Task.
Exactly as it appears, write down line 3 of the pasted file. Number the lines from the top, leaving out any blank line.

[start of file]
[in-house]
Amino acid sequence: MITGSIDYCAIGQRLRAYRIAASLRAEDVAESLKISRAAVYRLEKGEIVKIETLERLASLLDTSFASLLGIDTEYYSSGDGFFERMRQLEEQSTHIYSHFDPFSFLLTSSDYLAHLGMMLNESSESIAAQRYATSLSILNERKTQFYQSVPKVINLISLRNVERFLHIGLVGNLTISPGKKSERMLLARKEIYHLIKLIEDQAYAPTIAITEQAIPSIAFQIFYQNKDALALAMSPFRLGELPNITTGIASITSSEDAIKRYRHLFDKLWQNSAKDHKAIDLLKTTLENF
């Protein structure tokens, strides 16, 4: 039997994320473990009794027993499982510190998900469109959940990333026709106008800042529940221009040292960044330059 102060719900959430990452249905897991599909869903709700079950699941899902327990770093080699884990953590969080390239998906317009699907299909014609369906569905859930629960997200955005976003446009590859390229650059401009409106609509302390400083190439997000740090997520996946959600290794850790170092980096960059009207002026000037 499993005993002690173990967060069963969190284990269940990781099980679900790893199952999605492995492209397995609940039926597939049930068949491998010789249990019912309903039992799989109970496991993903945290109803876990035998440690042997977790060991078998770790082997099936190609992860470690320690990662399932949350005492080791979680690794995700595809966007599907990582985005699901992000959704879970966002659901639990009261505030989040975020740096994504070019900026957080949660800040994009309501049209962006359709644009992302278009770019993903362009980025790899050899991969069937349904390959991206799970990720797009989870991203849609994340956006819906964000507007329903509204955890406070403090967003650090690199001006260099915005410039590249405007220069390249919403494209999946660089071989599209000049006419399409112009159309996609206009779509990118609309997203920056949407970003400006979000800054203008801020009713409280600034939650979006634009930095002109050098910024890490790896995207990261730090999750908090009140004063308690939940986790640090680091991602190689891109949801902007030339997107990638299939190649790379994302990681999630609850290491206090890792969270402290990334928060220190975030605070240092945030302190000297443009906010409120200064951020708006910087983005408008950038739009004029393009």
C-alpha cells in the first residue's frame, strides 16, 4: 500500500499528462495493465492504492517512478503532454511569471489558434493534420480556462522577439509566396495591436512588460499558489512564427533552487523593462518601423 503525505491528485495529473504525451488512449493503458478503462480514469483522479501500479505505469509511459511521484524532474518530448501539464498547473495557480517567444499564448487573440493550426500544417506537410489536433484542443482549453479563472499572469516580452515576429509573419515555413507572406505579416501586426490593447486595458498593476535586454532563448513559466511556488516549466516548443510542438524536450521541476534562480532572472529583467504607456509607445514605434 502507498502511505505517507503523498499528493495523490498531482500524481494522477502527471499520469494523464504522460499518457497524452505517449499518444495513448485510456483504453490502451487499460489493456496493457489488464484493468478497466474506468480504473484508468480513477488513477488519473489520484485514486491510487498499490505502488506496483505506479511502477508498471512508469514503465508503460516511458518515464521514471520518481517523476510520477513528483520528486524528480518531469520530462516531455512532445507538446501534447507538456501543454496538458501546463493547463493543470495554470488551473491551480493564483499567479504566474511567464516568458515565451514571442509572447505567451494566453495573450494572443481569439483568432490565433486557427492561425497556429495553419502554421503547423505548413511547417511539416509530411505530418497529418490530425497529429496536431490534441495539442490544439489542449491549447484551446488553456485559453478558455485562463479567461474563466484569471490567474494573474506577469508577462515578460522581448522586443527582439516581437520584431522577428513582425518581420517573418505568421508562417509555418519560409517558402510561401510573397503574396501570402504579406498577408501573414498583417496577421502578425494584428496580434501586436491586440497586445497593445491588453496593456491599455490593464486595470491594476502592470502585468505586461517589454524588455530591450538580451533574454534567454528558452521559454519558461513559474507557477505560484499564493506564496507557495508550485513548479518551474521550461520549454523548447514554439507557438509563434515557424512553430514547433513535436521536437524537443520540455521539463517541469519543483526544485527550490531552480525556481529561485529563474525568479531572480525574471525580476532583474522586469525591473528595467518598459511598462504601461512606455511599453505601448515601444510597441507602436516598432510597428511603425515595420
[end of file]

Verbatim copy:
């Protein structure tokens, strides 16, 4: 039997994320473990009794027993499982510190998900469109959940990333026709106008800042529940221009040292960044330059 102060719900959430990452249905897991599909869903709700079950699941899902327990770093080699884990953590969080390239998906317009699907299909014609369906569905859930629960997200955005976003446009590859390229650059401009409106609509302390400083190439997000740090997520996946959600290794850790170092980096960059009207002026000037 499993005993002690173990967060069963969190284990269940990781099980679900790893199952999605492995492209397995609940039926597939049930068949491998010789249990019912309903039992799989109970496991993903945290109803876990035998440690042997977790060991078998770790082997099936190609992860470690320690990662399932949350005492080791979680690794995700595809966007599907990582985005699901992000959704879970966002659901639990009261505030989040975020740096994504070019900026957080949660800040994009309501049209962006359709644009992302278009770019993903362009980025790899050899991969069937349904390959991206799970990720797009989870991203849609994340956006819906964000507007329903509204955890406070403090967003650090690199001006260099915005410039590249405007220069390249919403494209999946660089071989599209000049006419399409112009159309996609206009779509990118609309997203920056949407970003400006979000800054203008801020009713409280600034939650979006634009930095002109050098910024890490790896995207990261730090999750908090009140004063308690939940986790640090680091991602190689891109949801902007030339997107990638299939190649790379994302990681999630609850290491206090890792969270402290990334928060220190975030605070240092945030302190000297443009906010409120200064951020708006910087983005408008950038739009004029393009």